Aileene High, 79, of Springdale went to be with the Lord on Nov. 8, 2009, at Circle of Life Hospice in Springdale.

She was born Aug. 22, 1930, in Purdy to William and Bonnie Spradling LeBow. She was a homemaker and member of First Baptist Church where she sang in the choir for many years. She also worked as a secretary for Jones Truck Line, Jones Elementary and Lee Elementary.

She was preceded in death by her parents; one brother, Richard LeBow; and one great-grandson, Peyton Thomas.

She is survived by her husband, Harold High, whom she married Aug. 7, 1948; two sons, Rick High and wife, Pam, and Wray High and wife, Kathy, all of Springdale; one daughter, Linda Warner and husband, John, of Springdale; eight grandchildren, Kerry High and wife, Genia, Jeremy High, Kristy High, Laurie High, Candice West and husband, Jason, Aaron High and wife, Kari, Holly Thomas and husband, Jason, and Whitney High; six great-grandchildren, Chase, Ethan and Asher High, Regan and Riley West and Parker Thomas; two brothers, Robert and Bill LeBow; and two sisters, Nellie Wilson and Lucille Taldo.

Funeral services will be at 10 a.m. Wednesday at Sisco Funeral Chapel in Springdale with the Revs. Cliff Palmer and Charlie Foster officiating. Burial will be in Friendship Cemetery.

Pallbearers are Kerry High, Jeremy High, Aaron High, Jason West, Jason Thomas and Brandon Knight.

In lieu of flowers, the family request memorial contributions be made to The Missions Ministry of First Baptist Church, 206 Johnson, Springdale, AR 72762.

No visitation is planned.

Online condolences may be made to

— Paid

Alyce Frances Phillips, 92, died Nov. 8, 2009, in Fayetteville.

She was born March 12, 1917, in Memphis, Tenn., to Charles E. and Pearl Turner Phillips. She taught Adult Ladies Sunday school class until she was 90 years old. She retired after 40 years of service with AT&T, formerly Southern Bell. She enjoyed traveling. She loved to sew and crochet.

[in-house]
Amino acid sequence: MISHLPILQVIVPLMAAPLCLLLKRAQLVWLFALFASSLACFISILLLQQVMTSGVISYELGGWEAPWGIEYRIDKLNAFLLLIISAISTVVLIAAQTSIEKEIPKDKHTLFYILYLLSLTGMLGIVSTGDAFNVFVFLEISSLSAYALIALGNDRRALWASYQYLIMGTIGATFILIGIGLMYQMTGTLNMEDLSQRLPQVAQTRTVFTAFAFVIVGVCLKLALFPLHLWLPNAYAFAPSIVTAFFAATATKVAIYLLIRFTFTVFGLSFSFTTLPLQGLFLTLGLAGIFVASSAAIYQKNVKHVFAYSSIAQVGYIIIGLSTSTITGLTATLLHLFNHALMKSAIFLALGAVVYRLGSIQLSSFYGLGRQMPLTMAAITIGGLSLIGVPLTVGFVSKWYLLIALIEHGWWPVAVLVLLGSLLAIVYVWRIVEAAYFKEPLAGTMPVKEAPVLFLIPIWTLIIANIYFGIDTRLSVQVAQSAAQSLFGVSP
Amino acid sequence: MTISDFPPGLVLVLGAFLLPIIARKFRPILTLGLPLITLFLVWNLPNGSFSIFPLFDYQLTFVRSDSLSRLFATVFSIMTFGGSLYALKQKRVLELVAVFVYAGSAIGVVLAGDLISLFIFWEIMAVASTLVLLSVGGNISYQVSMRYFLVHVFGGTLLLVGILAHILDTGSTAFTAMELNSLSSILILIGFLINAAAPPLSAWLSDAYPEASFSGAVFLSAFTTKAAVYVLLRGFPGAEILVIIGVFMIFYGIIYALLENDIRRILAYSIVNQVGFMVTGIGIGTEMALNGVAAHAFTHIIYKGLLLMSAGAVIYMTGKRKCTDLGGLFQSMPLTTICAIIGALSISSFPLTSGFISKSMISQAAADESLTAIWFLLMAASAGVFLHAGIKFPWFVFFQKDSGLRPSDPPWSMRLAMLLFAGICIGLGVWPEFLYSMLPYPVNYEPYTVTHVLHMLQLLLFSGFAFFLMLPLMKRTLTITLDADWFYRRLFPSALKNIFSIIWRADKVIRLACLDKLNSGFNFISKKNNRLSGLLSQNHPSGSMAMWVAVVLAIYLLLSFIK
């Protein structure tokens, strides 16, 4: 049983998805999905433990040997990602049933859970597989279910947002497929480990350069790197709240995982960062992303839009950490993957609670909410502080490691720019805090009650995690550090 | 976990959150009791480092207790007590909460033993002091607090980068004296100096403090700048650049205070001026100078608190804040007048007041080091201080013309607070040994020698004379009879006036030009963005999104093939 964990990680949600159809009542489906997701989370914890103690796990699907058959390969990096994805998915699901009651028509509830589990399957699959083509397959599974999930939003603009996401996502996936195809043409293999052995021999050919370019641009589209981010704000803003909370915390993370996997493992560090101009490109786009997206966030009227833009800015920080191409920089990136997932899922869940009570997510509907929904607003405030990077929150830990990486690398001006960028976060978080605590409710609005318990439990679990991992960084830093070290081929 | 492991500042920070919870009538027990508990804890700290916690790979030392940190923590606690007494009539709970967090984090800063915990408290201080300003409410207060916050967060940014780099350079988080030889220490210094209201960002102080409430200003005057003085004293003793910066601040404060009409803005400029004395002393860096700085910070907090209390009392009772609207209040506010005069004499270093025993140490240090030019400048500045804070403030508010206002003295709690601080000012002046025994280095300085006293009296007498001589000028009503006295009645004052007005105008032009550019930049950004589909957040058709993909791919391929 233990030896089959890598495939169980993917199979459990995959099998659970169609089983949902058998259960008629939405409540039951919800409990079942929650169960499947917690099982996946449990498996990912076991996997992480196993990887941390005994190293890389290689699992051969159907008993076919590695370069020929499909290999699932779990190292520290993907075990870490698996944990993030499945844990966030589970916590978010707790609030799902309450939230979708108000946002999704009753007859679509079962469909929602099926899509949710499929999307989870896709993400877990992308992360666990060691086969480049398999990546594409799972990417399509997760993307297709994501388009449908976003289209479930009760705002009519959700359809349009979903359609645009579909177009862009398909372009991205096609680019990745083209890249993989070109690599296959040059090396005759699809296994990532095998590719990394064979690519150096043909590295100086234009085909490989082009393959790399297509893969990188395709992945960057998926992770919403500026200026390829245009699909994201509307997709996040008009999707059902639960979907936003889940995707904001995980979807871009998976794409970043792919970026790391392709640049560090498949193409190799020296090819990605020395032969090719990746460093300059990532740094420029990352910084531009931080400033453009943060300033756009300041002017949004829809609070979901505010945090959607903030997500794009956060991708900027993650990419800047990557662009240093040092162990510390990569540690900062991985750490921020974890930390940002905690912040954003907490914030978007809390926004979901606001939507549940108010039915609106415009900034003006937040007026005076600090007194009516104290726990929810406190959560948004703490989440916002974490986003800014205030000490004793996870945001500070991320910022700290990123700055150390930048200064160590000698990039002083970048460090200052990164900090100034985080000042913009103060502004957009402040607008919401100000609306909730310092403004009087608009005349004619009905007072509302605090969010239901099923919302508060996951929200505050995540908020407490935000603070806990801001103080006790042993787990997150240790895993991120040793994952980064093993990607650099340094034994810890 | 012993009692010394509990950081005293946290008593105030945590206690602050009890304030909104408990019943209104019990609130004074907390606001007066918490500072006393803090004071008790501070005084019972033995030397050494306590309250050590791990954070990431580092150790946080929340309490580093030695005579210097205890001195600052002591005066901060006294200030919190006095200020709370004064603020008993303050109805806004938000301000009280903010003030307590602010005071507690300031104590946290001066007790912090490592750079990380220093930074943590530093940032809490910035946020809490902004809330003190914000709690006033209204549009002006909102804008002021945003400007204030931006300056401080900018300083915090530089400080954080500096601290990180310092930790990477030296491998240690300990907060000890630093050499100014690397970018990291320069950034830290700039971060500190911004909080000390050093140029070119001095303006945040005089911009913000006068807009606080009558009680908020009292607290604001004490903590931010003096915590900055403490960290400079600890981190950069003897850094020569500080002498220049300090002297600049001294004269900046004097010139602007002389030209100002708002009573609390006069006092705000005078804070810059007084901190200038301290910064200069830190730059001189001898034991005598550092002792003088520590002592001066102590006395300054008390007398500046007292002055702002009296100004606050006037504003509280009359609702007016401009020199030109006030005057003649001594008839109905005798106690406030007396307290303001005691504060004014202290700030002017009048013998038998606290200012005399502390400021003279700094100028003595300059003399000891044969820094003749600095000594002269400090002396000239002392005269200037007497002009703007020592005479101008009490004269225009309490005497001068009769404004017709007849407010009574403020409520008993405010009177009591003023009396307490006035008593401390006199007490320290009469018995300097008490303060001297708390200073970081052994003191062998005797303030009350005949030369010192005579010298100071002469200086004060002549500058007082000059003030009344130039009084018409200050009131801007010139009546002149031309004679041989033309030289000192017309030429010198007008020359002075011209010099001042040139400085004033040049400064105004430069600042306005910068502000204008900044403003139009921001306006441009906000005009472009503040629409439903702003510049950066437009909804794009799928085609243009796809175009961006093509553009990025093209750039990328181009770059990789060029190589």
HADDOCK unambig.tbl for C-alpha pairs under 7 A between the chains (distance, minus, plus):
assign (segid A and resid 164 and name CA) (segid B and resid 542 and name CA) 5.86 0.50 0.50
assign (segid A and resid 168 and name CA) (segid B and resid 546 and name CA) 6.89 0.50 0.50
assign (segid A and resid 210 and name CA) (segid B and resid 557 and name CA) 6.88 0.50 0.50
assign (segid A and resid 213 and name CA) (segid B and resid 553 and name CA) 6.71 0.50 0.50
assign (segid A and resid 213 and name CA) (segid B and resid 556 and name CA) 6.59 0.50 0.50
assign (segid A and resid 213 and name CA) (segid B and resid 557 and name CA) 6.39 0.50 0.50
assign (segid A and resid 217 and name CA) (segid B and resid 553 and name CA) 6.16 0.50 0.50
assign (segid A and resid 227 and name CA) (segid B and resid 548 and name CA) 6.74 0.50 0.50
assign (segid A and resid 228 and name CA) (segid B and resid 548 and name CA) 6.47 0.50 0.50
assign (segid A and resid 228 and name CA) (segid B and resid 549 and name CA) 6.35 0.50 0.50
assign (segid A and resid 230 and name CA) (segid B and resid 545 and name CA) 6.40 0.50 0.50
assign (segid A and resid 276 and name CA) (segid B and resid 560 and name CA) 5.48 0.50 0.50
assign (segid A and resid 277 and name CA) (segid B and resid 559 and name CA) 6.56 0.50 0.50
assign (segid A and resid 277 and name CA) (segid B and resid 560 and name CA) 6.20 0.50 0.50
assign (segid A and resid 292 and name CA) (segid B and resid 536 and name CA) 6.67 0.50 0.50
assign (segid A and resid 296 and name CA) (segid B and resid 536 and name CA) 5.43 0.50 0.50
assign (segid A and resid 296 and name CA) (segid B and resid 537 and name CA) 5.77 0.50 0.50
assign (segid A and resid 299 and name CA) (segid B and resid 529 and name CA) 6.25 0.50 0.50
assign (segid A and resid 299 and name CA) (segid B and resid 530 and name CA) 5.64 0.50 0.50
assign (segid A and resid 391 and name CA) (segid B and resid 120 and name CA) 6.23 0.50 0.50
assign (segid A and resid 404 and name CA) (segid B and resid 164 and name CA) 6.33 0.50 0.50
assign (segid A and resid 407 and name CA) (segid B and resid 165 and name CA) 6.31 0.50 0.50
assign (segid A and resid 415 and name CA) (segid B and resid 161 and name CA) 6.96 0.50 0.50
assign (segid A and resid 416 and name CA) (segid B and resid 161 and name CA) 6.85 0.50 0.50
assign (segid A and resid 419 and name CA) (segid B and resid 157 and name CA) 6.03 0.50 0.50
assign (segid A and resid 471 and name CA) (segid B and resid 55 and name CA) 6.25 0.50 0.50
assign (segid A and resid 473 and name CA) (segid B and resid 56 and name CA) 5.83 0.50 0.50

She was preceded in death by her parents; three brothers, Paul Phillips, Raymond Phillips and Eugene (Buster) Phillips; and one sister, Thelma Heskett.

Survivors include one brother, Charles Phillips of Jackson, Miss.; one sister, Hazel James of Springdale; one nephew, John Wayne James of Fayetteville; and two nieces, Nancy Howard and Jerri James, both of Fayetteville.

Graveside services will be Wednesday at 2 p.m. at Bluff Cemetery with the Rev. Tom Shaw officiating.

Visitation will be today from 3 to 5 p.m. at Sisco Funeral Chapel of Springdale.

Memorials may be made to Elmdale Baptist Church, 1700 W. Huntsville Ave., Springdale, AR 72762.

To sign the guest book online, please visit

— Paid


Judy Gayle Spencer, 47, went to be with her Mom and Dad on Nov. 7, 2009, at her home.

She was born Jan. 16, 1963, in Springdale to James “Cajun” and Joy Wilder Lawrence. She has a great amount of extended family. She loved her family. She enjoyed writing poetry. She loved her dogs Sassy Jean and Patches. She loved NASCAR. She was a bird collector. She enjoyed dancing in her younger years.

She was preceded in death by her longtime friend, Jerry Phillips.

Survivors include one son, Michael William Lee Spencer and wife, Elizabeth, of Forum; one daughter, Joy Spencer of Huntsville; one step-daughter, Jenny Marler; one brother, William Lawrence of Greenland; one sister, Teresa Satterfield of DeQueen; and seven grandchildren.

Memorial services will be Thursday at 2:00p.m. at Sisco Funeral Chapel of Springdale.

To sign the guest book online, please visit

— Paid


Larry James Gage, 67, passed away Nov. 5, 2009.

Graveside services were at 1 p.m. Monday at Graceland Cemetery in Webster City, Iowa.

Online condolences may be sent to the family at Arrangements have been entrusted to Pursel Davis Funeral Home.

Larry was born on Sept. 4, 1942, the son of Clifford D. and Ruth J. Branch Gage in Webster City, Iowa. Larry graduated from Marshalltown High School in 1960. Larry graduated from Southeast Missouri State College in Cape Girardeau, Mo., in 1964.

Larry served in the U.S. Army from 1966 to 1968. He worked for Osco Drug in several locations for over 10 years. Larry then joined General Growth Properties as a manager for the Northwest Arkansas Mall in Fayetteville for 10 years. He moved back to Marshalltown in 1984, where he worked for the Iowa Veterans Home, from which he retired.

Larry attended Hope United Methodist Church in Marshalltown. He enjoyed spending time with his daughters and granddaughter, Maggie. His favorite pastimes were fishing, reading and woodcarving.

Larry will be missed by his two daughters, Susan Gage of Springdale and Molly (Jeff) Cook of Rogers; a granddaughter, Maggie Cook; one brother, Vern Gage from Brooklyn, Iowa; two aunts, Pauline Nelson of Riverdale, Ill., and Lillian Gage of Webster City, Iowa; one uncle, Bill (Donna) Branch of Bettendorf, Iowa; and one niece, one nephew and several cousins.

He was preceded in death by his brother, Richard.

— Paid